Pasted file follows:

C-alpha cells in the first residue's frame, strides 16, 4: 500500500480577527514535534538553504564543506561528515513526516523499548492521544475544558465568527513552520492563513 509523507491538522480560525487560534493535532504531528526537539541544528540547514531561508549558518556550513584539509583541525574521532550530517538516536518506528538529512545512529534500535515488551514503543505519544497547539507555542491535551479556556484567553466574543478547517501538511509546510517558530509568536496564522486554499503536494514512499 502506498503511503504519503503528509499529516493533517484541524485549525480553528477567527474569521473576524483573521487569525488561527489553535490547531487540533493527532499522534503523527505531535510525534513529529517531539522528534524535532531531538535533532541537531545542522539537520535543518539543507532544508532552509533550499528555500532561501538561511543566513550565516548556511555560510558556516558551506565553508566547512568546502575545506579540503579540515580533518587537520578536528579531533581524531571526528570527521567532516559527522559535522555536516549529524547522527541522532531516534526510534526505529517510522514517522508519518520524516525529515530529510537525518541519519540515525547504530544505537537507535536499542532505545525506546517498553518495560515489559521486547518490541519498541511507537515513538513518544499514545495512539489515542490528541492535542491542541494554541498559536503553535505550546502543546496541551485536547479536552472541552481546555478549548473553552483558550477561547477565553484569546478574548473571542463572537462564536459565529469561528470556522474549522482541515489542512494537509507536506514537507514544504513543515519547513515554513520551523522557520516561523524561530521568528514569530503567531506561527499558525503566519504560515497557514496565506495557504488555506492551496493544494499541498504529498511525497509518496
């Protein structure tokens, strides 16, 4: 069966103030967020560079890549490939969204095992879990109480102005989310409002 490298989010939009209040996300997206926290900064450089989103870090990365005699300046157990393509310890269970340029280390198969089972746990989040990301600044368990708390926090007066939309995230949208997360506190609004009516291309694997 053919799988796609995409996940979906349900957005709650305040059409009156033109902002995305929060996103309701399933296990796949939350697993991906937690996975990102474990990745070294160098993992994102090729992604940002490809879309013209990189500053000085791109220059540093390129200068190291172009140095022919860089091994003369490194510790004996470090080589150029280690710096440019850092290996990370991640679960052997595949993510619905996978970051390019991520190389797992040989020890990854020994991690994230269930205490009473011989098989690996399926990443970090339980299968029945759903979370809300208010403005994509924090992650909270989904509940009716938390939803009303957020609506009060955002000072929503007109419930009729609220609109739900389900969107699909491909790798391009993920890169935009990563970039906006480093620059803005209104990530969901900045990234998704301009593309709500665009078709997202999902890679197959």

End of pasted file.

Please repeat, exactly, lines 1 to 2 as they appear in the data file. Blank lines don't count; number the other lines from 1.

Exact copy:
C-alpha cells in the first residue's frame, strides 16, 4: 500500500480577527514535534538553504564543506561528515513526516523499548492521544475544558465568527513552520492563513 509523507491538522480560525487560534493535532504531528526537539541544528540547514531561508549558518556550513584539509583541525574521532550530517538516536518506528538529512545512529534500535515488551514503543505519544497547539507555542491535551479556556484567553466574543478547517501538511509546510517558530509568536496564522486554499503536494514512499 502506498503511503504519503503528509499529516493533517484541524485549525480553528477567527474569521473576524483573521487569525488561527489553535490547531487540533493527532499522534503523527505531535510525534513529529517531539522528534524535532531531538535533532541537531545542522539537520535543518539543507532544508532552509533550499528555500532561501538561511543566513550565516548556511555560510558556516558551506565553508566547512568546502575545506579540503579540515580533518587537520578536528579531533581524531571526528570527521567532516559527522559535522555536516549529524547522527541522532531516534526510534526505529517510522514517522508519518520524516525529515530529510537525518541519519540515525547504530544505537537507535536499542532505545525506546517498553518495560515489559521486547518490541519498541511507537515513538513518544499514545495512539489515542490528541492535542491542541494554541498559536503553535505550546502543546496541551485536547479536552472541552481546555478549548473553552483558550477561547477565553484569546478574548473571542463572537462564536459565529469561528470556522474549522482541515489542512494537509507536506514537507514544504513543515519547513515554513520551523522557520516561523524561530521568528514569530503567531506561527499558525503566519504560515497557514496565506495557504488555506492551496493544494499541498504529498511525497509518496
């Protein structure tokens, strides 16, 4: 069966103030967020560079890549490939969204095992879990109480102005989310409002 490298989010939009209040996300997206926290900064450089989103870090990365005699300046157990393509310890269970340029280390198969089972746990989040990301600044368990708390926090007066939309995230949208997360506190609004009516291309694997 053919799988796609995409996940979906349900957005709650305040059409009156033109902002995305929060996103309701399933296990796949939350697993991906937690996975990102474990990745070294160098993992994102090729992604940002490809879309013209990189500053000085791109220059540093390129200068190291172009140095022919860089091994003369490194510790004996470090080589150029280690710096440019850092290996990370991640679960052997595949993510619905996978970051390019991520190389797992040989020890990854020994991690994230269930205490009473011989098989690996399926990443970090339980299968029945759903979370809300208010403005994509924090992650909270989904509940009716938390939803009303957020609506009060955002000072929503007109419930009729609220609109739900389900969107699909491909790798391009993920890169935009990563970039906006480093620059803005209104990530969901900045990234998704301009593309709500665009078709997202999902890679197959």